Voices of Africa: Nicole Nomsa Moyo On Solving Social-Economic Issues Through The Lens Of Design

Nicole Nomsa Moyo’s work in urban design and architecture is uniquely human. Birthed with culture and founded on community, her projects have gained renown from the architecture world for their future-minded, societal relevance. Her award-winning thesis, Ukubutha, proposed sustainable, waste-to-energy settlements for areas of her South African homeland, and her research on sustainable urbanization has been presented globally. Moyo currently resides in Toronto, where she works as an urban designer and entrepreneur of her company, Good Urban Design (G.U.D).

Maya Schubert: How has your heritage inspired your work?
Nicole Nomsa Moyo: My heritage is everything. My roots continuously nourish and guide me. No matter where I am or what I do I represent my beloved continent, Africa. My work is always geared towards celebrating the cultures and complexities of the continent. With “UKUBUTHA”, I made sure to remain authentic by merging my heritage into solving complex social-economic issues through the lens of design. I also just love dressing up in cultural attire on special occasions. I am a proud Ndebele woman.

Moyo’s Ukubutha is an interventionist strategy that aims to redress the socio-cultural and economic disparities in developing low-income communities.

Moyo’s Ukubutha is an interventionist strategy that aims to redress the socio-cultural and economic disparities in developing low-income communities.

Maya: How can African design tell the story and preserve the histories of Africans with integrity?
Nicole: African storytelling is about experience. When we create spaces, objects, film, and art we allow ourselves and others to have an African experience (whatever that may be). Design is a form of documentation that allows us to have tangible traces of our history. African history through design is best told by African voices.

Maya: How do you see the African design industry evolving?
Nicole: Africa is not only the continent with the most countries, it has the largest variety of tribes which each have their own unique characteristics, social values, beliefs, political and aesthetic values. I see more authenticity in the future of the industry, where untapped talent is able to reach its full potential. The African design industry is immortal.

Moyo’s projects, like this saltwater off-grid spa retreat, combine sustainable innovation with creative design.

Moyo’s projects, like this saltwater off-grid spa retreat, combine sustainable innovation with creative design.

Maya: Has COVID-19 taught you to pivot your brand’s focus or has it strengthened your resolve in your direction?
Nicole: There is an African Proverb that says – “When the rhythm of the drumbeat changes, the dance steps must adapt.” I am definitely moving in the new direction but grounded by the same vision: To use design as a tool to engineer social change for good. It’s been quite a daring time for me, I have finally registered my company G.U.D (GOOD. URBAN. DESIGN). I haven’t done anything with it yet but I have the most amazing plans in my head. When the time is right… You will see a lot of “GUD” come to life.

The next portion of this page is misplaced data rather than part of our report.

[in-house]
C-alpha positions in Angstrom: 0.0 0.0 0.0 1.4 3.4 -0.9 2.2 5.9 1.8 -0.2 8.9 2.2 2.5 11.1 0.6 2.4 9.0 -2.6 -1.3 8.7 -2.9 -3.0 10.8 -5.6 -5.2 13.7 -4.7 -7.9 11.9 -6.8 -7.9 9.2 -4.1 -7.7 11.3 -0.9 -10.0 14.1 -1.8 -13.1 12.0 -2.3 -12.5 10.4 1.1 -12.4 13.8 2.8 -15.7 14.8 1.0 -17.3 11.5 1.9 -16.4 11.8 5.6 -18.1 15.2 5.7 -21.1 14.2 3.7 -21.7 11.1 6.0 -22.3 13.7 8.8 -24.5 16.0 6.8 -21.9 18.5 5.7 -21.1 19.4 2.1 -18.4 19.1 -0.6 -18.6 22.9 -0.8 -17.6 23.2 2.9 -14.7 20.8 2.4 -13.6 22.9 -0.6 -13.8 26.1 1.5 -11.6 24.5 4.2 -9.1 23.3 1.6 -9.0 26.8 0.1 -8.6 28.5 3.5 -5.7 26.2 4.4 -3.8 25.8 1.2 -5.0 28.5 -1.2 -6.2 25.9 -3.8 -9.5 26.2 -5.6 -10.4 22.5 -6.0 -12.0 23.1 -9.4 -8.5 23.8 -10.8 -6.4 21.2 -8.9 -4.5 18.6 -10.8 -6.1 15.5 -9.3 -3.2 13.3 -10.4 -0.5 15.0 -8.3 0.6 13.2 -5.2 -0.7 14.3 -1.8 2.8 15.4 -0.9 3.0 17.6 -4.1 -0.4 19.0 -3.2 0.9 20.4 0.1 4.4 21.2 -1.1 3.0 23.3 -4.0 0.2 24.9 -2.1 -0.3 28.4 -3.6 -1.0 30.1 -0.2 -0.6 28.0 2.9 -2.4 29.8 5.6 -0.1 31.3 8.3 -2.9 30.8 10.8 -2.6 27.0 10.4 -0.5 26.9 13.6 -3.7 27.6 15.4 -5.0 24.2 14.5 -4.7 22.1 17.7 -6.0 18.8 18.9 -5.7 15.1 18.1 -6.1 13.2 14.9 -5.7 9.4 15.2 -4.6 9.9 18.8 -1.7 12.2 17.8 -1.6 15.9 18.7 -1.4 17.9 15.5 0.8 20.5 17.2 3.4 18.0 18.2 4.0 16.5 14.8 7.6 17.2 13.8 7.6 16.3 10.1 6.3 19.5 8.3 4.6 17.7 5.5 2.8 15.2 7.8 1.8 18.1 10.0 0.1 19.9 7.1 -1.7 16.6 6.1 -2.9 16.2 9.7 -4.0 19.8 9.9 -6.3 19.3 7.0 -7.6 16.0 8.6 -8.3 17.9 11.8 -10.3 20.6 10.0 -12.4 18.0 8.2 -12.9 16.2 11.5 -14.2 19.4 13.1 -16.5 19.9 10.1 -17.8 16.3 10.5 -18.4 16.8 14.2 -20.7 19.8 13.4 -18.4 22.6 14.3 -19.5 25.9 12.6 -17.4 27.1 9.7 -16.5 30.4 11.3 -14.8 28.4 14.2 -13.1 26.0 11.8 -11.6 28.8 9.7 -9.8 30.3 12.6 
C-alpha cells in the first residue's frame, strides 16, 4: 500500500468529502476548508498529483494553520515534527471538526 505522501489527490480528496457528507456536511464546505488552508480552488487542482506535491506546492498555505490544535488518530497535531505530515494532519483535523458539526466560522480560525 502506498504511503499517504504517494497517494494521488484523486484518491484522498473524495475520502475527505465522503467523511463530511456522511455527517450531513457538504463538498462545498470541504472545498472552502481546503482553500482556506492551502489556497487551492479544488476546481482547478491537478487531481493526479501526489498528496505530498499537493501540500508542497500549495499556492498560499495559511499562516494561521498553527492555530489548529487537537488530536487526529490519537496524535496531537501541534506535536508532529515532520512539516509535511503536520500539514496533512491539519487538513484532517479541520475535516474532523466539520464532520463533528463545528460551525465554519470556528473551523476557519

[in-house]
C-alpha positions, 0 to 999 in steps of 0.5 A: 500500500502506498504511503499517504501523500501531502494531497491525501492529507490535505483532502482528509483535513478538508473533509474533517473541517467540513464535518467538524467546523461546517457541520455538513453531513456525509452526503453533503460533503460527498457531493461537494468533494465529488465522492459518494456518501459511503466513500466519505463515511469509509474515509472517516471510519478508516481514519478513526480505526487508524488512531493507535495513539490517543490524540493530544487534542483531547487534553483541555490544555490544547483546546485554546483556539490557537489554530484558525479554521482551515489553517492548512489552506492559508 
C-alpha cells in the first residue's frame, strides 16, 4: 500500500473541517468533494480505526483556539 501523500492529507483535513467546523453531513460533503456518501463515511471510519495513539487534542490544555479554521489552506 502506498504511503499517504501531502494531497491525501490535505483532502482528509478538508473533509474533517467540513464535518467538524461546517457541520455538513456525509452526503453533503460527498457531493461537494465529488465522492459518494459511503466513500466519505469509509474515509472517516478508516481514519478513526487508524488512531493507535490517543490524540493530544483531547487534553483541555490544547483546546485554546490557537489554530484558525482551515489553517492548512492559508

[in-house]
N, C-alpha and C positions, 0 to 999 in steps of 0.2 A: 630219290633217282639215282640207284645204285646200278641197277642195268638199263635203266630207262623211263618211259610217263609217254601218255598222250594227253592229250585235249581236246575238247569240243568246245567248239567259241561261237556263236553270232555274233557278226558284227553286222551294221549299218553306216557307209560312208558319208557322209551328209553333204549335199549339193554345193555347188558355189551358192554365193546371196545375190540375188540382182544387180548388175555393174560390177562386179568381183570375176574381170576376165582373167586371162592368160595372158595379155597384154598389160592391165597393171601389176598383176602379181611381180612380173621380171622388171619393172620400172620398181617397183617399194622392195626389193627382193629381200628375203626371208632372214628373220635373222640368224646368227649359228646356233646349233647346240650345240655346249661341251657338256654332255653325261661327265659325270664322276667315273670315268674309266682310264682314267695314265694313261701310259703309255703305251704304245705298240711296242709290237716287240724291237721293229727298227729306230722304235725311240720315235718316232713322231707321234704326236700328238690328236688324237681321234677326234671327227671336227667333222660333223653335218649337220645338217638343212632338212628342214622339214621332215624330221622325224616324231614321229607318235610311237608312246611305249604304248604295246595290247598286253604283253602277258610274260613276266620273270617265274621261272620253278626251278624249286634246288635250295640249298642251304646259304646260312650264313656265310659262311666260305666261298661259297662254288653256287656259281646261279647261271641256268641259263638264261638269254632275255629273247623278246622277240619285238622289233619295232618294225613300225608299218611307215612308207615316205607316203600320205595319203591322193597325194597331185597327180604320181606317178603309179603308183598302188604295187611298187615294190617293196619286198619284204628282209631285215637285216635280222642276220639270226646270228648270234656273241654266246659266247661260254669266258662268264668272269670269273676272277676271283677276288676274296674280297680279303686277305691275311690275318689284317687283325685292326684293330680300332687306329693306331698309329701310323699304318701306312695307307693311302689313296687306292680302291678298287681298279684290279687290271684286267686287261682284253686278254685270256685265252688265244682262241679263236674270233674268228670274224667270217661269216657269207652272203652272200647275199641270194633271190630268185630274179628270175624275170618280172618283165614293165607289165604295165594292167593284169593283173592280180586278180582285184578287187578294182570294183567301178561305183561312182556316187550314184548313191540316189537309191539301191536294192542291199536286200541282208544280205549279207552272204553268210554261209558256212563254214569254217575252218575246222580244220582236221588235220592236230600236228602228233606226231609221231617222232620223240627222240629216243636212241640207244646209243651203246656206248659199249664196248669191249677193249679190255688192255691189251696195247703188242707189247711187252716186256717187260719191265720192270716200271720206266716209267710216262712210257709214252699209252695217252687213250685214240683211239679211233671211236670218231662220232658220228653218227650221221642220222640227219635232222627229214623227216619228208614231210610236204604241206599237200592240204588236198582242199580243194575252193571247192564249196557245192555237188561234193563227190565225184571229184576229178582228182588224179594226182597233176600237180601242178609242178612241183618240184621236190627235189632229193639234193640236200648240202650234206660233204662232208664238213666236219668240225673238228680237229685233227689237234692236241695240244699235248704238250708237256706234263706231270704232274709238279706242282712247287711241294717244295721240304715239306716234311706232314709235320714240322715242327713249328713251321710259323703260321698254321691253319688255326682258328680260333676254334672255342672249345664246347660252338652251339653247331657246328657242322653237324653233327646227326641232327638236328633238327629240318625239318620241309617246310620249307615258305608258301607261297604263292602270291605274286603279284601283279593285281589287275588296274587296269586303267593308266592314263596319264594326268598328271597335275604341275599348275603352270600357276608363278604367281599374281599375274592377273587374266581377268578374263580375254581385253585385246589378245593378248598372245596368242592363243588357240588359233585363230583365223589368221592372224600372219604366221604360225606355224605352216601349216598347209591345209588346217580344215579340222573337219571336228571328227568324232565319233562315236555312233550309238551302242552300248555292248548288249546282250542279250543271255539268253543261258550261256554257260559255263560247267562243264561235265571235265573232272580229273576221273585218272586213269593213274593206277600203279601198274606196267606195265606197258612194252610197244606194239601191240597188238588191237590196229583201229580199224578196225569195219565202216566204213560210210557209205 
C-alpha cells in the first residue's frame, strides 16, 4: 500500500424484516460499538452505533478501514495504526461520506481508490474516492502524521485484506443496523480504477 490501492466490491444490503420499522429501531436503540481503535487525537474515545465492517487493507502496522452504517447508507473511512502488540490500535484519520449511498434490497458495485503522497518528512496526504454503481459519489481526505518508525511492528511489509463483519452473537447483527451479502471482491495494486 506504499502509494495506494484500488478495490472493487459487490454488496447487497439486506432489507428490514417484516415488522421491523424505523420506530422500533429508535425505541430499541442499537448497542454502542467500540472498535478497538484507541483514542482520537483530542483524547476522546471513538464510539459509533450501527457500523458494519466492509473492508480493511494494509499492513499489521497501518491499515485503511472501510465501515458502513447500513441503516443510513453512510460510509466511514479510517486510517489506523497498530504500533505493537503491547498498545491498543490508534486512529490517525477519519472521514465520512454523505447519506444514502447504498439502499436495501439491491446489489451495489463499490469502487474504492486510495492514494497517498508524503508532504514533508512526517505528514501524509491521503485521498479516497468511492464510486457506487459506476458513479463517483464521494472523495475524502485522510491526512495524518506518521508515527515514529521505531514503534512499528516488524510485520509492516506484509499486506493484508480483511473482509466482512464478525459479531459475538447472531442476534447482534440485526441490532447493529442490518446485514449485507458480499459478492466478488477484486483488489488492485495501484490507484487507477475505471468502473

Maya: Can you describe your creative process?
Nicole: I perceive every design as a “problem” that needs to be solved through the best possible outcome. A masterplan, building, landscape, object, and art..all start as wild imaginative thoughts. I then create a storyboard to define my goals to produce a clear narrative of my intentions. Throughout the process, I constantly seek mentorship and feedback to improve the result of the outcome. And then voilà, a masterpiece produced by layered thoughts and mediums. I had so much fun coming up with an off-grid hospitality experience called “ZORORA” a Shona term meaning to rest.

Moyo’s concept drawings for Ukubutha were awarded Best Architecture Drawings in 2019 from ArchDaily.

Moyo’s concept drawings for Ukubutha were awarded Best Architecture Drawings in 2019 from ArchDaily.

Maya: What is your source of inspiration?
Nicole: Lately, it’s been Nature! It reminds me that everything has a place and time. Everything is constantly evolving from season to season. I started gardening this year and I love everything about it, including an array of metaphors as life lessons. I can plant a seed but I can’t control how it grows.

Maya: How would you define your work in three words
Nicole: Futurist, Storytelling & Anthropocentric.

Maya: How would you describe your personal style?
Nicole: I love all things textured, layered with a variety of mediums and Monochrome!

The digester system within Moyo’s huts will use organic materials to produce a methane-rich fuel.

The digester system within Moyo’s huts will use organic materials to produce a methane-rich fuel.

Maya: What would be your dream project?
Nicole: To actually get one of my speculative ideas built! I got really close with the Miami Design District commission last year, so I’m hoping my stars align soon. But, I am happy to share three things I constantly think about through G.U.D.

  1. To design monumental public spaces that are inclusive, filled with a spectrum of art, celebrate culture, sustainability and always have a stance on social advocacy.
  2. Being commissioned by the African Union, United Nations, etc., to design celebrated and solve problems in urban areas.
  3. Produce a multimedia story production on culture, design, and urbanism in each African Country.

Click here to see more of the Voices of Africa series.

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